LCQ13: Handling of ivory covered by Licences to Possess upon phasing out of local ivory trade (Hong Kong)


7th Space

Date Published
Hong Kong (HKSAR): Following is a question by the Hon Regina Ip and a written reply by the Secretary for the Environment, Mr Wong Kam-sing, in the Legislative Council today (June 14):


     Many local ivory shop owners and ivory craftsmen have relayed to me that over the past few decades, the trade has been in possession of and selling ivory while holding valid Licences to Possess issued by the Agriculture, Fisheries and Conservation Department and there is now still a stock of dozens of tonnes of local ivory covered by Licences to Possess. In June last year, the Government indicated its intention to implement a plan to phase out the local ivory trade and halt the renewal of Licences to Possess by the end of 2021. By then, it would be an offence to possess ivory for commercial purposes.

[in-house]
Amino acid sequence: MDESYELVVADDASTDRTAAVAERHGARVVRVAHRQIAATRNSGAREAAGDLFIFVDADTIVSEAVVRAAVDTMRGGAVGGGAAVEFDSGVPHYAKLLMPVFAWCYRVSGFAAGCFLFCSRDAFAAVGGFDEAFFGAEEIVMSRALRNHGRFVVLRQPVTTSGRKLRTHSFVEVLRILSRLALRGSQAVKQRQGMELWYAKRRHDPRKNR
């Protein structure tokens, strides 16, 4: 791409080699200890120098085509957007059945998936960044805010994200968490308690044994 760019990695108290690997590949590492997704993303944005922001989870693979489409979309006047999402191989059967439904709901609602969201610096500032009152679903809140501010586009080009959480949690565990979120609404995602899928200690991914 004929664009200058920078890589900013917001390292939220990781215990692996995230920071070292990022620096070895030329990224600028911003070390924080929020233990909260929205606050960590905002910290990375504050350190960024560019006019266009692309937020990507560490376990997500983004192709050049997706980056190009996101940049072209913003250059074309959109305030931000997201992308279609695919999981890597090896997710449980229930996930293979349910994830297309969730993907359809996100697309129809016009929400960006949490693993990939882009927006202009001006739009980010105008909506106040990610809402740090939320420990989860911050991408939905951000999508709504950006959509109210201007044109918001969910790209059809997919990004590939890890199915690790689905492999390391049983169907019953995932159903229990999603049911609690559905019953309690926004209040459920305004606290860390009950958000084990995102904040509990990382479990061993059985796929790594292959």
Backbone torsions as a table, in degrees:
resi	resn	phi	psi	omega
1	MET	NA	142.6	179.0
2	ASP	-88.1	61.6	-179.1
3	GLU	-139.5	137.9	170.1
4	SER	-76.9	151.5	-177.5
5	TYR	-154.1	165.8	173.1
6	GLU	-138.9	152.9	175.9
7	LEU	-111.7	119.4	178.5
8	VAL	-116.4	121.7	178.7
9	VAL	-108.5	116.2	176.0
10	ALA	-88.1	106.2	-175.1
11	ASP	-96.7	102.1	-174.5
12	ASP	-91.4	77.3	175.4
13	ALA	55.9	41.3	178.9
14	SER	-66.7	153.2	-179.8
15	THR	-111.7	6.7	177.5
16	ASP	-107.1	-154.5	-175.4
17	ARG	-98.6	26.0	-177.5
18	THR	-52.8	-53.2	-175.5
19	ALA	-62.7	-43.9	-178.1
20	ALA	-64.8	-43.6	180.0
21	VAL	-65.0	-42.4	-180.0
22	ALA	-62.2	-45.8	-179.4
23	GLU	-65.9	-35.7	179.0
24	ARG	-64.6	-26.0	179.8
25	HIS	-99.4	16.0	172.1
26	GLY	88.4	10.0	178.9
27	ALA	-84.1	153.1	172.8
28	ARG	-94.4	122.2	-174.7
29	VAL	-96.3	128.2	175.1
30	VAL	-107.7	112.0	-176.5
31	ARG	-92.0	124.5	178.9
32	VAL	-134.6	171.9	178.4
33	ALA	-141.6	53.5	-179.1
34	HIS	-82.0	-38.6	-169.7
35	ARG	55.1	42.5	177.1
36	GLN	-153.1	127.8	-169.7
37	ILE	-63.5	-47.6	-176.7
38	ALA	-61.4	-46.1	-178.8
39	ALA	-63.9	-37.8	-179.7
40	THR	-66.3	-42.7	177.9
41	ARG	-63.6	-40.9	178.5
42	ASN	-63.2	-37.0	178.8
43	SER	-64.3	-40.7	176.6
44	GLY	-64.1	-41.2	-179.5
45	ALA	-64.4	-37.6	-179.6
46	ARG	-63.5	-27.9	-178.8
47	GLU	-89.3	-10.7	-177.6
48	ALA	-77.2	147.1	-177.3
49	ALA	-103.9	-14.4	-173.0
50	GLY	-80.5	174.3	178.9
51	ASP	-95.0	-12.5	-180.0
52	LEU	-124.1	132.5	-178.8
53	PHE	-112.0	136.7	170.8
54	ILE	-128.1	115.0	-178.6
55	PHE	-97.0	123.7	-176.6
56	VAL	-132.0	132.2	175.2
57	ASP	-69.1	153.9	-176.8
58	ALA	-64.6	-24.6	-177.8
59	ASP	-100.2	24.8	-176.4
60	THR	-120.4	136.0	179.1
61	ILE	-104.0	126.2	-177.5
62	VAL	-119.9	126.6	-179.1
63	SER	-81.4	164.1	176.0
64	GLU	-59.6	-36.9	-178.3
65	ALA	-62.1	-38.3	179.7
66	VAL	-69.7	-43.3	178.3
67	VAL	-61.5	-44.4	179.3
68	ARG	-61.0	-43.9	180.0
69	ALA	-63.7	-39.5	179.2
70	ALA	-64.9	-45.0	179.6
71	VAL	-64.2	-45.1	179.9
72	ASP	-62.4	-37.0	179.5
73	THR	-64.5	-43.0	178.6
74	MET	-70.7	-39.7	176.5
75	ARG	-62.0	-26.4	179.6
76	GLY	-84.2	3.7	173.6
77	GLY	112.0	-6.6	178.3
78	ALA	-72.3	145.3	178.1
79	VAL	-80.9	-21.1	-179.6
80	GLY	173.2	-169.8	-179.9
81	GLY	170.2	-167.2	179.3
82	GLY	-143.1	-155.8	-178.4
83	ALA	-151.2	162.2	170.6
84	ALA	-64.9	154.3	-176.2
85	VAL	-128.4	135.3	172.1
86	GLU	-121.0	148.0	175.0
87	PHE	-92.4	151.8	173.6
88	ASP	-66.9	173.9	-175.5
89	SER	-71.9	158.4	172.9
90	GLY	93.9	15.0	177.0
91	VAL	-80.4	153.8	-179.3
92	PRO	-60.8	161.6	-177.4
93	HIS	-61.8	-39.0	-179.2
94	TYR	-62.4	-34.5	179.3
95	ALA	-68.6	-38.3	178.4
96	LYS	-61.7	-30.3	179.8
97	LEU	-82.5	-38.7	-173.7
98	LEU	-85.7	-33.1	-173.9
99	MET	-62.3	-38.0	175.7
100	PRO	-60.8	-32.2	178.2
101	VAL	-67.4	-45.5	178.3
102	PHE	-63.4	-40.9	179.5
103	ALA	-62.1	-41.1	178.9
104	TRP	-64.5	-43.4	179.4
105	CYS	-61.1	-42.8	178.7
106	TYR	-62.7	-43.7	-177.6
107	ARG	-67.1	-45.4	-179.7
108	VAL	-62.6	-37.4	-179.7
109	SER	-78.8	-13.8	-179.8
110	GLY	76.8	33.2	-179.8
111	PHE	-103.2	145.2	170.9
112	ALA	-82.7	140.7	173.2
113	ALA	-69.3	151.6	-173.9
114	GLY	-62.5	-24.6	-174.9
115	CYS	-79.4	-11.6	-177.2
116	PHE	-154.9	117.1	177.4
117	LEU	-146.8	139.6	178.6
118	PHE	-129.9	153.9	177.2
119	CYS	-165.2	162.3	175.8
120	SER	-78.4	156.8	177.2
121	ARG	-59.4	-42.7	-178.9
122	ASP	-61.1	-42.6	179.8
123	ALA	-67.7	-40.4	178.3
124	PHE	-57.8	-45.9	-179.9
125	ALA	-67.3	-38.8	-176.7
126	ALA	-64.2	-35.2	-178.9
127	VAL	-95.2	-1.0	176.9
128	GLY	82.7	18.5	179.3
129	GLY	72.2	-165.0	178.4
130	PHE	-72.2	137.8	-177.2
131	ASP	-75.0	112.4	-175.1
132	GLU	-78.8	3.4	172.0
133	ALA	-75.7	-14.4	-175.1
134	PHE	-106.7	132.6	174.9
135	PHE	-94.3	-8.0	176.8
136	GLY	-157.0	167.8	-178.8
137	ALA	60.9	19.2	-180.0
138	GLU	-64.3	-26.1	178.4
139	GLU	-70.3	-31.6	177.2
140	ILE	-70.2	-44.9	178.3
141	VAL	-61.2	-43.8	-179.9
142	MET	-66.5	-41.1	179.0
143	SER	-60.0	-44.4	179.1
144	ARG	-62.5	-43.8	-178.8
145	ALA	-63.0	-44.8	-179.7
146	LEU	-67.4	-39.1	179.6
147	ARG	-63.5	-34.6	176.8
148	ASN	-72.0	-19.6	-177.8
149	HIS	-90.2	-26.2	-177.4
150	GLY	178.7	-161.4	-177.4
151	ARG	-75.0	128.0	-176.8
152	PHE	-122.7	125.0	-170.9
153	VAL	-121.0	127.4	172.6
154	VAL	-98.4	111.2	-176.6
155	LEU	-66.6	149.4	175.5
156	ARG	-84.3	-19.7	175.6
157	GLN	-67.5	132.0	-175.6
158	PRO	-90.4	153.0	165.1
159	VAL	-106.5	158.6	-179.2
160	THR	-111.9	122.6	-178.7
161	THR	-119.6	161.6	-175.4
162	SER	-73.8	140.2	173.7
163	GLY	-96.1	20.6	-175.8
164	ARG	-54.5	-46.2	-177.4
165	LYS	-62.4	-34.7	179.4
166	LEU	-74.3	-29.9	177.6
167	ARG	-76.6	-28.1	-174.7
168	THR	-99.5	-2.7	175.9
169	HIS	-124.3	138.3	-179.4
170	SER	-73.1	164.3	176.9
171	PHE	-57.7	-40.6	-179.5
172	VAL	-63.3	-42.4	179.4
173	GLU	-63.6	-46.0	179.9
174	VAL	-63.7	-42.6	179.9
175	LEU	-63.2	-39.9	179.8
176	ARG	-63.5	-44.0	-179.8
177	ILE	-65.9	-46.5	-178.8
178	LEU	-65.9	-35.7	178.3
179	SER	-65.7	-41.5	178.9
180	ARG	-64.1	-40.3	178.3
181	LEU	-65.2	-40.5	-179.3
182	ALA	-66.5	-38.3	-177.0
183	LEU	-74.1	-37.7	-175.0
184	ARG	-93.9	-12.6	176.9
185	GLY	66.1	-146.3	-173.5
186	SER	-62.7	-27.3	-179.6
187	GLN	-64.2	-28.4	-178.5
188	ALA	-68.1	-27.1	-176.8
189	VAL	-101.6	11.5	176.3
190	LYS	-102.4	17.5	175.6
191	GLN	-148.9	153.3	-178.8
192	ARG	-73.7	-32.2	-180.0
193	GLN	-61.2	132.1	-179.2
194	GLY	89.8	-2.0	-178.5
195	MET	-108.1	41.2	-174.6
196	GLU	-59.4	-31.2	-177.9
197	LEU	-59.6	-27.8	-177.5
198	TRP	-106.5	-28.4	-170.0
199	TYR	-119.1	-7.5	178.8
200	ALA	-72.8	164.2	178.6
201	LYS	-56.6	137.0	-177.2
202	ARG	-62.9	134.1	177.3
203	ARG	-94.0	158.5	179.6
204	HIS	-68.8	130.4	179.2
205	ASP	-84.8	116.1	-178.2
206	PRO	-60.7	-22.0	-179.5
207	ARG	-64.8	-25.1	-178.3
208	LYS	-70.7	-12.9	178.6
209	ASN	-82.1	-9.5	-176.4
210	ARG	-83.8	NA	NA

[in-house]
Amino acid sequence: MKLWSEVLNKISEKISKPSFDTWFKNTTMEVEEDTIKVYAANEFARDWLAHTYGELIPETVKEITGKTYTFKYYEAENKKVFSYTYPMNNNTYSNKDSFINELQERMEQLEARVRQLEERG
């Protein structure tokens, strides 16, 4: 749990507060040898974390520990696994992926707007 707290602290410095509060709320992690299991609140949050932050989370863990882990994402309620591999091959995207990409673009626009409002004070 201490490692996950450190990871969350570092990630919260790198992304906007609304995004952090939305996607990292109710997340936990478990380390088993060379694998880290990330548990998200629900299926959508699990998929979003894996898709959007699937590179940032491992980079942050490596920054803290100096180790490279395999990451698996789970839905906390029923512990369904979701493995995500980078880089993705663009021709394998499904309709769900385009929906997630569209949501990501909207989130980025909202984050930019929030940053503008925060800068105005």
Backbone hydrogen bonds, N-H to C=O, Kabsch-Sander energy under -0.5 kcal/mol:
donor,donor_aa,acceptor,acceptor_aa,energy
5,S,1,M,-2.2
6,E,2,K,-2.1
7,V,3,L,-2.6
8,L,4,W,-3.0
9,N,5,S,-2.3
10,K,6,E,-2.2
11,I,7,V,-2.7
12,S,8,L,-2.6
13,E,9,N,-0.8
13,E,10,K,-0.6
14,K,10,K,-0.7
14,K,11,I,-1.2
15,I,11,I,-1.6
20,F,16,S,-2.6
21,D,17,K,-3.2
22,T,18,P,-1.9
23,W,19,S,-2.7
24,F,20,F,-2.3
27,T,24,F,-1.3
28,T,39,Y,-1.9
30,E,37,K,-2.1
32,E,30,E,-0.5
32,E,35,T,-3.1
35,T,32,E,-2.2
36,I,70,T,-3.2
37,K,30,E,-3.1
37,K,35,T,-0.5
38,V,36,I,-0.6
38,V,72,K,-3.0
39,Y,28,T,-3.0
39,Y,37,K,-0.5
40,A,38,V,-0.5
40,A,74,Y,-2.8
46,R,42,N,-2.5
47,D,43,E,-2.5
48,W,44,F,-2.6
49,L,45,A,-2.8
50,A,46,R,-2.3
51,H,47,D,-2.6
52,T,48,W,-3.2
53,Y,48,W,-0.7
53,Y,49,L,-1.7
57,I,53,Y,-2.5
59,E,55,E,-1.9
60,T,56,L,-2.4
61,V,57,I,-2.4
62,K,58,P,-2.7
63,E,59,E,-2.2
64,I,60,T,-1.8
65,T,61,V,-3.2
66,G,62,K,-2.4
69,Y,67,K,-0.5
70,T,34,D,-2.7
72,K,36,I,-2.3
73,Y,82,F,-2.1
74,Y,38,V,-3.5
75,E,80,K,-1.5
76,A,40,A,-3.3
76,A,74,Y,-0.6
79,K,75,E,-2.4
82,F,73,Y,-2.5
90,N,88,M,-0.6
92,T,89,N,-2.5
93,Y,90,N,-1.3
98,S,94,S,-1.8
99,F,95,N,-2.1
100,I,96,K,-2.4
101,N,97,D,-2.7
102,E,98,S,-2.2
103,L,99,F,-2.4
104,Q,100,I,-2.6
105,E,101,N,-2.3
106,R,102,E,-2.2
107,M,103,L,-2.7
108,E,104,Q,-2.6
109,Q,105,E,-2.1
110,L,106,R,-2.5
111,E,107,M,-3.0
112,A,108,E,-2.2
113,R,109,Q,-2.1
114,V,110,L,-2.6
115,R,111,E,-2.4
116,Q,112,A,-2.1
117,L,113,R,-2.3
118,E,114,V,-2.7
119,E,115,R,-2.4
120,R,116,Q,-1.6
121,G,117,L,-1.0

Moreover, ivory and ivory products are not permitted under the legislation to be exported or sold to overseas places. As a result, it is difficult for the trade to sell the existing ivory off. In this connection, will the Government inform this Council:

(1) of the current ivory stock covered by Licences to Possess;

(2) whether it knows the local sales volume of ivory or ivory products in the past five years;

(3) whether measures are in place to assist the trade in handling unsold ivory stock after the expiry of the aforesaid deadline; if so, of the details; if not, the reasons for that; and

(4) whether it will consider adopting the trade’s suggestion of the Government purchasing the ivory stock covered by Licences to Possess from the traders and donate it to the local museums for conservation education and exhibition purposes; if not, of the reasons for that?



     The Government is committed to the protection of endangered species, including Africa elephants which are facing the threat of extinction.